Cycling’s Doping Investigation Gets Underway

Cycling Independent Reform Commission, which was set up by International Cycling Union (UCI), has started delving into the murky doping past of cycling. This commission will be making efforts to find out the complete truth about doping allegations surrounding the sport and this effort will include offering reduced sanctions for doping offenders who come forward with information.

UCI President Brian Cookson told reporters in Geneva that the lesson we can learn from the last few years is the truth will come out eventually. Cookson added his message to any rider involved in doping is that now is the time to come forward (and) tell the commission everything you know because it will come out sooner or later, maybe as a result of somebody’s testimony to the commission and also said it is in their interests if they have got something to hide to come and tell all the truth, not just some of the truth. Cookson also said the commission will investigate allegations the UCI was in some way complicit or in some way colluded in covering up some of the problems. The UCI chief said this is a very, very important day for the UCI and for the sport of cycling and we have put aside a very substantial amount of money from the UCI’s reserves to do this, we have appointed a genuinely independent commission with three people of the highest levels of integrity. He also said that it is not just important we analyze what went on in the past but that we learn some lessons for the future to stop the sport making the same mistakes again.

The Cycling Independent Reform Commission (CIRC), the three-man body, was created in January for investigating the recent past of cycling including allegations that the world governing body of cycling was involved in previous wrongdoings.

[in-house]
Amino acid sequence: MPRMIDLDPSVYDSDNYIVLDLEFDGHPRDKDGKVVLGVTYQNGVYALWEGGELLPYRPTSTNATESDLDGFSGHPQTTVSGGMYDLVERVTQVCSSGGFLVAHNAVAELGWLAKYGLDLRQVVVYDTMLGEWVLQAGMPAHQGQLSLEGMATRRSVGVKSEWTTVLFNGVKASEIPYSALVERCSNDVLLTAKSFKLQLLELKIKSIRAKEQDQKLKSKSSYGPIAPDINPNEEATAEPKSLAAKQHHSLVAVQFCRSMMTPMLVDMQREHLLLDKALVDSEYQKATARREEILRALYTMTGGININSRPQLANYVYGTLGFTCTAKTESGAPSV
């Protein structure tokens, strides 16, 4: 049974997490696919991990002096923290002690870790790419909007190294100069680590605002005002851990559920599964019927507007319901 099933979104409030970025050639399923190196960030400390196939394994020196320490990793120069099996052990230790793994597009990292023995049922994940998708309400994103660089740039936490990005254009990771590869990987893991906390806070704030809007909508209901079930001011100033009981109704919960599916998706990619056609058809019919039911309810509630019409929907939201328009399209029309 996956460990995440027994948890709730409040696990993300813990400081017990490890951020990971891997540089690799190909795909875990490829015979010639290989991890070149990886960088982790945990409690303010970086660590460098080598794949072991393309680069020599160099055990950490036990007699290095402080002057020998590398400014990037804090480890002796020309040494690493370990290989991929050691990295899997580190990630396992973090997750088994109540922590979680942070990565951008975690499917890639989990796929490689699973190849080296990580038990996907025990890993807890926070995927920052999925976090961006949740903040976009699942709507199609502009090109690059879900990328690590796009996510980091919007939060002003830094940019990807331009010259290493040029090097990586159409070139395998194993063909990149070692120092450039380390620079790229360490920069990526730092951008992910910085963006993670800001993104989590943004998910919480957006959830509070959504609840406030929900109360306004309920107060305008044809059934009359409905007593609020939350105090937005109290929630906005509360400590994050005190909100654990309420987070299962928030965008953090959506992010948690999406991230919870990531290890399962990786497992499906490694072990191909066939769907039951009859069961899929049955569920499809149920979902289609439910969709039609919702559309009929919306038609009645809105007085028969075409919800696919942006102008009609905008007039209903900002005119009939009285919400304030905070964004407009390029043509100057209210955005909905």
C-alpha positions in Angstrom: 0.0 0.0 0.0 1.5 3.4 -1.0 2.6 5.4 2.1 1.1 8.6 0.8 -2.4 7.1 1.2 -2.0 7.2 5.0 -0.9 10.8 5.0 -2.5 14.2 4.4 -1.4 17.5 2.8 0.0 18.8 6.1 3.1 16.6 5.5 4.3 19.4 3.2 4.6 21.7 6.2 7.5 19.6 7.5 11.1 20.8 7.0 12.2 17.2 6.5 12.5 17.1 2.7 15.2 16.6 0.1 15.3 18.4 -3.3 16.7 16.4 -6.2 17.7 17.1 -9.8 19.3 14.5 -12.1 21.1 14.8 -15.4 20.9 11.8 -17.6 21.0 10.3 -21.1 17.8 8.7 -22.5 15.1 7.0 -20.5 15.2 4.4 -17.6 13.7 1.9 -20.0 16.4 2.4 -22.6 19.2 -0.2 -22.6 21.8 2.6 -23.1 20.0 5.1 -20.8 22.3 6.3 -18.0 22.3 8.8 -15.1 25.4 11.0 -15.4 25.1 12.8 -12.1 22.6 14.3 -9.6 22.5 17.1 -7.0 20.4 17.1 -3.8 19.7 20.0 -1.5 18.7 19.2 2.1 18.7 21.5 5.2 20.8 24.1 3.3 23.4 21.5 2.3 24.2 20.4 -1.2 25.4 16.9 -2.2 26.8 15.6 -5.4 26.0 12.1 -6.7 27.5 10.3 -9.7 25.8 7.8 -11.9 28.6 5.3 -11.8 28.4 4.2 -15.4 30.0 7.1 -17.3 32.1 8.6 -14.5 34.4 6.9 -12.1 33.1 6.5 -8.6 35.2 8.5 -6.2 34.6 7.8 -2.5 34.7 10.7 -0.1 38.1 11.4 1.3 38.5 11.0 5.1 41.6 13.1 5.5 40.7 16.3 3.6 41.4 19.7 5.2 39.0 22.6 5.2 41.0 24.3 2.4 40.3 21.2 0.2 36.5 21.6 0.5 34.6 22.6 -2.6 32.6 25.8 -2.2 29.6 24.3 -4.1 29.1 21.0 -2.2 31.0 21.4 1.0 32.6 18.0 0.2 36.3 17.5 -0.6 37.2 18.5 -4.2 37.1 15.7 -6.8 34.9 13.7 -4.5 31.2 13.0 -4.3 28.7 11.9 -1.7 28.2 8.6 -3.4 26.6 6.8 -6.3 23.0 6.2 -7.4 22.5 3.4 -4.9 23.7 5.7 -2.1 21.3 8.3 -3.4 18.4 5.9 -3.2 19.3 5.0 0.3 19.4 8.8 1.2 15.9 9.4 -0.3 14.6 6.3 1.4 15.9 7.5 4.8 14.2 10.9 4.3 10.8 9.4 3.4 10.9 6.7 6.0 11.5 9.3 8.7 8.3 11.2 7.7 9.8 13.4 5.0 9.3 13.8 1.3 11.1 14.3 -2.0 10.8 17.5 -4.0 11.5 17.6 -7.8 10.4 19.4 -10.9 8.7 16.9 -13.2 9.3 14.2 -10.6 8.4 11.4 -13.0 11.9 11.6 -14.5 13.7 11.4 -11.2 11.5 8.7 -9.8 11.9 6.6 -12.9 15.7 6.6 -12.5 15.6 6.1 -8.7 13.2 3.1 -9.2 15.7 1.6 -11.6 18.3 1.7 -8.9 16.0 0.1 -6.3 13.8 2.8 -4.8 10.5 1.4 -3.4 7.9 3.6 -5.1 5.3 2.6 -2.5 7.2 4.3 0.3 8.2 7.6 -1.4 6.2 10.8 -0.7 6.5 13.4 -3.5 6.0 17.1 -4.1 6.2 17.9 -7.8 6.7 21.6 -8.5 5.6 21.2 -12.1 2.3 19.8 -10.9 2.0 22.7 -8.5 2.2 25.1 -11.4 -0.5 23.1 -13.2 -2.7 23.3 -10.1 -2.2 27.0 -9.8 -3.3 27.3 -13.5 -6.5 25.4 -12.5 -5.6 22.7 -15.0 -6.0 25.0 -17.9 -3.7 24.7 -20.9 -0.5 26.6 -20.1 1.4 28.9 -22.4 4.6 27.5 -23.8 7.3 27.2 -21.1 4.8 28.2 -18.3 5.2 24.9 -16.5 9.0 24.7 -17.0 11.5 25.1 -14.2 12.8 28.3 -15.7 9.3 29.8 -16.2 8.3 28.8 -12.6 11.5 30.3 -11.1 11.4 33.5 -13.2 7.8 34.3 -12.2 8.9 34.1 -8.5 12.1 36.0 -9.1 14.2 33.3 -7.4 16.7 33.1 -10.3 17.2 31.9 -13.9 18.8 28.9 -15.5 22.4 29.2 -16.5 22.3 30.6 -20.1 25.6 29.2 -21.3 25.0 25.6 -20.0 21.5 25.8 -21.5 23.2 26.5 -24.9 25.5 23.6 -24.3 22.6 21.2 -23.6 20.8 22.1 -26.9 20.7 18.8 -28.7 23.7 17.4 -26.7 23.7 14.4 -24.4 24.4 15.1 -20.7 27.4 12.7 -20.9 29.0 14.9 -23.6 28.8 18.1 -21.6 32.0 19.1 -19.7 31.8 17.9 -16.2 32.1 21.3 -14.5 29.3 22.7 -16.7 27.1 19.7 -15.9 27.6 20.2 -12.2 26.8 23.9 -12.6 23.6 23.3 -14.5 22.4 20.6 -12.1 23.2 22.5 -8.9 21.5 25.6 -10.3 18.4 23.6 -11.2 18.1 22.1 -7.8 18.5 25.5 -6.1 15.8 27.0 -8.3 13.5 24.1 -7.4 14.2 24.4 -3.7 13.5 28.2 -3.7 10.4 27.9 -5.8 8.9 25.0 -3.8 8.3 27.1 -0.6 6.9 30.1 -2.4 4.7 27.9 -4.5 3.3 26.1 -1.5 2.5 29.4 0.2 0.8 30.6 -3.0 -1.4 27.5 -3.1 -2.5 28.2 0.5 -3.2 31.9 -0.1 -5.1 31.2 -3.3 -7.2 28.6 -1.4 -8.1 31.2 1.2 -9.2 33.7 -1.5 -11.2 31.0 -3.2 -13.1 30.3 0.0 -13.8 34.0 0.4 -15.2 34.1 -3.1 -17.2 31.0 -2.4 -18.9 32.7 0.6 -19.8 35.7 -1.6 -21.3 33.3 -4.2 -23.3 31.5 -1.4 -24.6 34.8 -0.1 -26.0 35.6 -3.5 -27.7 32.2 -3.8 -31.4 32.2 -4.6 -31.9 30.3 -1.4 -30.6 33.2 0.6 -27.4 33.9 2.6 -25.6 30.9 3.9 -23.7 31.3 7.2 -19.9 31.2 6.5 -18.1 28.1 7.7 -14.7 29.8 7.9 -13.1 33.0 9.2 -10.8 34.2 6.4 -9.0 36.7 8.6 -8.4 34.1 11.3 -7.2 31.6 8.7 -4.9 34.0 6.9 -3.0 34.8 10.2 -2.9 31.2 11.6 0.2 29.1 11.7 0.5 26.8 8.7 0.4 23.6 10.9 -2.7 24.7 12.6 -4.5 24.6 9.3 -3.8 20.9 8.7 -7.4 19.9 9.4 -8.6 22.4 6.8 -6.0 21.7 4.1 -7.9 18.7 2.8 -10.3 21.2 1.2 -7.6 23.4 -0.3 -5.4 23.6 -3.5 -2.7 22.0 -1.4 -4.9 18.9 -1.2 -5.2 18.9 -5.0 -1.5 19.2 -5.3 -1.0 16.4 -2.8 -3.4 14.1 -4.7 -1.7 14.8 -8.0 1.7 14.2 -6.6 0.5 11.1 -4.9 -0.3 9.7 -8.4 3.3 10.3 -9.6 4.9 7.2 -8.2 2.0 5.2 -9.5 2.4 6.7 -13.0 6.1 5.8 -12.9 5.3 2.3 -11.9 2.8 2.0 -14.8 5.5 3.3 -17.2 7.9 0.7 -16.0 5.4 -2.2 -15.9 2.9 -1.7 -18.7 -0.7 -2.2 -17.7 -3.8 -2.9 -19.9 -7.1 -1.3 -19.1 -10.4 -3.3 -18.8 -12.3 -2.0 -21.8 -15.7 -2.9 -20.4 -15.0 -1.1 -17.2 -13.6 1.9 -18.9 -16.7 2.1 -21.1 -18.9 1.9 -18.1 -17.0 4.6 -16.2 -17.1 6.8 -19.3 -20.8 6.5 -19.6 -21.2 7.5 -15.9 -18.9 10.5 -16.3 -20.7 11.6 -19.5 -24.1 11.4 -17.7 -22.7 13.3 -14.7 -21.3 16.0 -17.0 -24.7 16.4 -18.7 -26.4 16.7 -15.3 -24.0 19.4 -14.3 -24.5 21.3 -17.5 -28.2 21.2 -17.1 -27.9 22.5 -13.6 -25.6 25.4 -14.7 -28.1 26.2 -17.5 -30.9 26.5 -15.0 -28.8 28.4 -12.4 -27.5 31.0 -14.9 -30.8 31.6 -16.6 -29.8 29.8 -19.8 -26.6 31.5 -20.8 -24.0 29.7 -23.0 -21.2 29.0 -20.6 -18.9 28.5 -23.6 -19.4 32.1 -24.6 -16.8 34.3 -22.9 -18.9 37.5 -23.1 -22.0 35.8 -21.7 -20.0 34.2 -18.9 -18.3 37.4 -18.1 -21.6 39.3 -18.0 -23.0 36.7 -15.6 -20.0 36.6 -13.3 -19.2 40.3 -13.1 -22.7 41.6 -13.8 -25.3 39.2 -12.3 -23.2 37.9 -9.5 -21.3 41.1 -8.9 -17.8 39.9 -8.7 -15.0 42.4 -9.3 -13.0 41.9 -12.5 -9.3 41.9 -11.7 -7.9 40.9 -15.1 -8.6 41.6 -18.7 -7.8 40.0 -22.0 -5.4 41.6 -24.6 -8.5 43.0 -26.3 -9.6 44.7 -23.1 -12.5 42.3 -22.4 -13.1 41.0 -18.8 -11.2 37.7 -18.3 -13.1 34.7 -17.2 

CIRC chairman Dick Marty remarked the primary aim of the commission was to avoid scandals in the future in cycling, a sport that reached a low when Lance Armstrong, considered to be the best cyclist, was stripped of his seven Tour de France wins after the United States Anti-Doping Agency discovered that doping allegations against the Texan rider were true. Marty added the primary purpose is not to punish doping offenders but to learn from the past so we can help ensure a better future for cycling.

The CIRC chairman also remarked that reduced sanctions may be proposed by the investigators to riders, officials, agents, and staff members who came forward clean and full with “substantial information”. Marty, a senior Swiss politician and former state prosecutor, remarked the commission could propose further reductions or even a “zero sanction” if the information is of “great importance.” He said we will treat all witnesses fairly and I urge anyone in the cycling community with information that can help our investigation to come forward and added that this offer was generally limited to license holders who were not currently suspended or facing disciplinary action though riders and officials who are presently banned may be considered on a case-by-case basis for a reduction in their sanctions if they provided valuable evidence.

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